Fritz Haeg's Influences
Fritz Haeg works between his art, architecture and design practice Fritz Haeg Studio (though the currently preferred clients are animals), the happenings and gatherings of Sundown Salon (now Sundown Schoolhouse), the ecology initiatives of Gardenlab (including Edible Estates), and other various combinations of building, curating, dancing, designing, exhibiting, gardening, organizing, talking, teaching, and writing. His home base since 2001 is a geodesic dome in the hills of Los Angeles.
Question: What informs your work?
Fritz Haeg: Well, certainly there is a few artists like Gordon Medicorck [phonetic] from the 70s who has been, really enormously influential in my work I think since I was even college. He is someone who similarly had something of a background in architecture, and whose work went off into happenings and into his large scale of sculpture projects actually involve building, but the removal of part of building, since that of the addition like material, let’s say which is, we can actually think of with the sculpture of the architect is adding material to the world and I think what I am so interested in with his work in particular is these cutting he did, building cuttings, where he would remove very strategically pieces of buildings to make them function in different ways, they will make you understand them in different ways. Then he did a project called food in sojo [phonetic] which was really nothing more than a restaurant where artist would come and cook and prepare food for other people, but it also was a venue for activities and happening that went way beyond what you would think of as a conventional restaurant, but I think his work is growing more and more relevant I think in more and more influential on different architects and artists practices today. I think with this really important survey at the Whitney this year, it will be interesting to see how is work is influential on generations of artist in architect, just come [Inaudible] now.
Recorded On: 3/10/08
Haeg draws on the work of a 70s architect who veered off into sculpture.
Here's the science of black holes, from supermassive monsters to ones the size of ping-pong balls.
- There's more than one way to make a black hole, says NASA's Michelle Thaller. They're not always formed from dead stars. For example, there are teeny tiny black holes all around us, the result of high-energy cosmic rays slamming into our atmosphere with enough force to cram matter together so densely that no light can escape.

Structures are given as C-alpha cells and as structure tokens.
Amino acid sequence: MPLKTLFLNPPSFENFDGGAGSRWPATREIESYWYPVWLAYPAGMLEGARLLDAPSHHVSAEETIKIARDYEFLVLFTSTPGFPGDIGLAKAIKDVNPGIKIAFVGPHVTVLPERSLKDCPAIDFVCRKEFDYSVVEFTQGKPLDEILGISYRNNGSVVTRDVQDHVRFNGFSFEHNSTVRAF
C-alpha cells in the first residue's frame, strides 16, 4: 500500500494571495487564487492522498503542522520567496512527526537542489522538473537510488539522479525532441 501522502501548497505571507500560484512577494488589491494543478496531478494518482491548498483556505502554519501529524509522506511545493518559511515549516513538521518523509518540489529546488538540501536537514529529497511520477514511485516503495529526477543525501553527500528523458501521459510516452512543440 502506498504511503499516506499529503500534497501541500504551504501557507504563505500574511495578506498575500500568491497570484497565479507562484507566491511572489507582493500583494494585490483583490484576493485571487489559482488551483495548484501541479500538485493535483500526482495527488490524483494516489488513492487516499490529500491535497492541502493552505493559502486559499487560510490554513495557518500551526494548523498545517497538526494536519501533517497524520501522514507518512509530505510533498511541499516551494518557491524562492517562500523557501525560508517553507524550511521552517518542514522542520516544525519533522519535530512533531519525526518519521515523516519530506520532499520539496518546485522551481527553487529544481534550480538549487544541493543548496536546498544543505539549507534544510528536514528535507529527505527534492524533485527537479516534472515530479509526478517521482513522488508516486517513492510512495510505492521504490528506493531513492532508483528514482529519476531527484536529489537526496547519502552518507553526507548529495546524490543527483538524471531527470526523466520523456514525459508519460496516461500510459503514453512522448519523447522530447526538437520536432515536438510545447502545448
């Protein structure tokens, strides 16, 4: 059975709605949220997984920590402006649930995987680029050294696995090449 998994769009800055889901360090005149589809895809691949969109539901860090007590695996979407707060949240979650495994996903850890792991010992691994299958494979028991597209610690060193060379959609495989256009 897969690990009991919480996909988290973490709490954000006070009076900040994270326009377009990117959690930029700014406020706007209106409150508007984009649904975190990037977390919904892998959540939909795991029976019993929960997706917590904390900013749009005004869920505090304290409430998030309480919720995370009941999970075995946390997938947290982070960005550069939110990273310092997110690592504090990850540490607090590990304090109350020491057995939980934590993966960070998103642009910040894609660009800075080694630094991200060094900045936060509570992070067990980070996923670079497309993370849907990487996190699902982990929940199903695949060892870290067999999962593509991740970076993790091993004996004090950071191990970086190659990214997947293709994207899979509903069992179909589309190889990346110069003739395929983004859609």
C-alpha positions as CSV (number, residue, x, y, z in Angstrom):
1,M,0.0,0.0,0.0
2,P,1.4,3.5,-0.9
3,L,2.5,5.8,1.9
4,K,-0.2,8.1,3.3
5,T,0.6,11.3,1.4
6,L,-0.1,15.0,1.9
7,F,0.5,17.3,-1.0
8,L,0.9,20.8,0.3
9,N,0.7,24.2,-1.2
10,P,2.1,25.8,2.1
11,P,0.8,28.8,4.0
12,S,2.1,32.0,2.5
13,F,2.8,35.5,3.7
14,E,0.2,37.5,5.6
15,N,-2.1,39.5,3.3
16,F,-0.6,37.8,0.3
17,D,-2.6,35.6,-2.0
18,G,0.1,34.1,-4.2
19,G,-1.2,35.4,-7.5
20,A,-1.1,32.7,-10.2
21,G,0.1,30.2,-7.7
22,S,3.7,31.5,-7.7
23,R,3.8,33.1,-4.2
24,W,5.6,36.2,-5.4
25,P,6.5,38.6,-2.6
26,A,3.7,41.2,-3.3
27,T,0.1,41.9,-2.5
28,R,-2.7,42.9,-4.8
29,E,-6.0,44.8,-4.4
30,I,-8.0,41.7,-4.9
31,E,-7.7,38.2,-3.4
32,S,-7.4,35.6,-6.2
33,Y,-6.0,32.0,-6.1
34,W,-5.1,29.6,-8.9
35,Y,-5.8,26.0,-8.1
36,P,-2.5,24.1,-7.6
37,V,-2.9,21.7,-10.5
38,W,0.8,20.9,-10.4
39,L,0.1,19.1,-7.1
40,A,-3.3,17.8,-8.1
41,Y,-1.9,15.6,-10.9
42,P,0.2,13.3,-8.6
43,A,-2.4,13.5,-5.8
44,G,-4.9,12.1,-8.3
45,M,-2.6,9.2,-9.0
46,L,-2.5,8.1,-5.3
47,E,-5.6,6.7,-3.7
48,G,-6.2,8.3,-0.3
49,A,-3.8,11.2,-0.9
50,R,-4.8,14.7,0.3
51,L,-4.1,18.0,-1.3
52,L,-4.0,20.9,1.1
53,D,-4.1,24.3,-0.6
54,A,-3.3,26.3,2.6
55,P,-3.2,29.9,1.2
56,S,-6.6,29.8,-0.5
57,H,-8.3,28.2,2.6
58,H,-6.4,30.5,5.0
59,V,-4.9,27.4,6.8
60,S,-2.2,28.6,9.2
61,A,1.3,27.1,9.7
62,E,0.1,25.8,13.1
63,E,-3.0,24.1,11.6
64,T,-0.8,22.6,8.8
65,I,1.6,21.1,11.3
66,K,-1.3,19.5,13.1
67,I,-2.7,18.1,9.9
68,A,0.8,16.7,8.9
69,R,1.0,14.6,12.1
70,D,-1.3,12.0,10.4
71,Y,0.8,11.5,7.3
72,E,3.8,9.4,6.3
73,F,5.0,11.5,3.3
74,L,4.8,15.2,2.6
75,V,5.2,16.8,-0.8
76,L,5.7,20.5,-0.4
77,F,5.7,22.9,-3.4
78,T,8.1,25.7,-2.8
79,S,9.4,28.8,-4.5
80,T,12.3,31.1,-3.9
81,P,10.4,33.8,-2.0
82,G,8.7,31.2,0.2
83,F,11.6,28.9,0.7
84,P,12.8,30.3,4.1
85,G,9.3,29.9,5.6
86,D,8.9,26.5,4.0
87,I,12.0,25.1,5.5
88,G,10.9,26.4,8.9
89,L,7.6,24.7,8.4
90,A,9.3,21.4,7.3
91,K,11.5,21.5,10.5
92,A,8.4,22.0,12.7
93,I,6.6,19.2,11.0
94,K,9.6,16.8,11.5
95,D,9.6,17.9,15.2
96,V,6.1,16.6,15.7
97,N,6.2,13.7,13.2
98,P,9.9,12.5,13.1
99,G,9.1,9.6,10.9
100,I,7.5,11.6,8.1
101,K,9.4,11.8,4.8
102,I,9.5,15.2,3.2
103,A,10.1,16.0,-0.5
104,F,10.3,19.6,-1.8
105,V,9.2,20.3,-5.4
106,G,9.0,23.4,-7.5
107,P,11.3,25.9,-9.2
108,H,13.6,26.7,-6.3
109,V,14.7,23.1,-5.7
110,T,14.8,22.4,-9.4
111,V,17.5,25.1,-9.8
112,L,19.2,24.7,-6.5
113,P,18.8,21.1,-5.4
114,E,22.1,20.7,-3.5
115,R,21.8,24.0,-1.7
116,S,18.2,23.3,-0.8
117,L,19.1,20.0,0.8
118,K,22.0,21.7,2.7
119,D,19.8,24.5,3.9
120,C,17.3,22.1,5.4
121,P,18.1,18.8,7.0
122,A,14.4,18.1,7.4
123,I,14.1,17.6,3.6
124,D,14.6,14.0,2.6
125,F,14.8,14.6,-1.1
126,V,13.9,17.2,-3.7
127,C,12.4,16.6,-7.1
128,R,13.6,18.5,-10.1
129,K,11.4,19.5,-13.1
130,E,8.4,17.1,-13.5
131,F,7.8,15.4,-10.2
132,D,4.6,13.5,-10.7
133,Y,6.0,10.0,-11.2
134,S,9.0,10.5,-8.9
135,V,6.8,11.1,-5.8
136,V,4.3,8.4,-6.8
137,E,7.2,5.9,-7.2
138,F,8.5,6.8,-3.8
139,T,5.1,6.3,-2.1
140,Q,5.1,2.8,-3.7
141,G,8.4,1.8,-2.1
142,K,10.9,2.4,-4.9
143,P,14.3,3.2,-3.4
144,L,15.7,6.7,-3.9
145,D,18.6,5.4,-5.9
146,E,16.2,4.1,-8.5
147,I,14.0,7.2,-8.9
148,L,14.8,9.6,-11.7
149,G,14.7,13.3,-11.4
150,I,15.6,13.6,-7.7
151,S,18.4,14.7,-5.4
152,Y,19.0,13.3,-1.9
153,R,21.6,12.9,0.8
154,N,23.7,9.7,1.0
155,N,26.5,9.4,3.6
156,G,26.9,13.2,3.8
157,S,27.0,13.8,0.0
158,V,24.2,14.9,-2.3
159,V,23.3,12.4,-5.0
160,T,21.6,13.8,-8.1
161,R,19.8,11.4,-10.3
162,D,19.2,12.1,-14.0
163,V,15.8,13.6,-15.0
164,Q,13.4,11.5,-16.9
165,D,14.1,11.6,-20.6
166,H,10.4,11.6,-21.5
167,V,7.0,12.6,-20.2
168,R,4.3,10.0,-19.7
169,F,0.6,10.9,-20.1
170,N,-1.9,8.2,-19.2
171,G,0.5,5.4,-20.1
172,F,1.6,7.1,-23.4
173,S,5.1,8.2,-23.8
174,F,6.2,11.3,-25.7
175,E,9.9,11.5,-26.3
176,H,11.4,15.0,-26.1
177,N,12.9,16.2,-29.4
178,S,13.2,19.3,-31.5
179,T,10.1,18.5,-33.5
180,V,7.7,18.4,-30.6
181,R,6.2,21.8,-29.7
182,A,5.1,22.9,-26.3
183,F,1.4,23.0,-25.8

- CERN is trying to create artificial black holes right now, but don't worry, it's not dangerous. Scientists there are attempting to smash two particles together with such intensity that it creates a black hole that would live for just a millionth of a second.
- Thaller uses a brilliant analogy involving a rubber sheet, a marble, and an elephant to explain why different black holes have varying densities. Watch and learn!
- Bonus fact: If the Earth became a black hole, it would be crushed to the size of a ping-pong ball.
Military recruits are supposed to be assessed to see whether they're fit for service. What happens when they're not?
- During the Vietnam War, Robert McNamara began a program called Project 100,000.
- The program brought over 300,000 men to Vietnam who failed to meet minimum criteria for military service, both physically and mentally.
- Project 100,000 recruits were killed in disproportionate numbers and fared worse after their military service than their civilian peers, making the program one of the biggest—and possibly cruelest—mistakes of the Vietnam War.
In a breakthrough for nuclear fusion research, scientists at China's Experimental Advanced Superconducting Tokamak (EAST) reactor have produced temperatures necessary for nuclear fusion on Earth.
- The EAST reactor was able to heat hydrogen to temperatures exceeding 100 million degrees Celsius.
- Nuclear fusion could someday provide the planet with a virtually limitless supply of clean energy.
- Still, scientists have many other obstacles to pass before fusion technology becomes a viable energy source.
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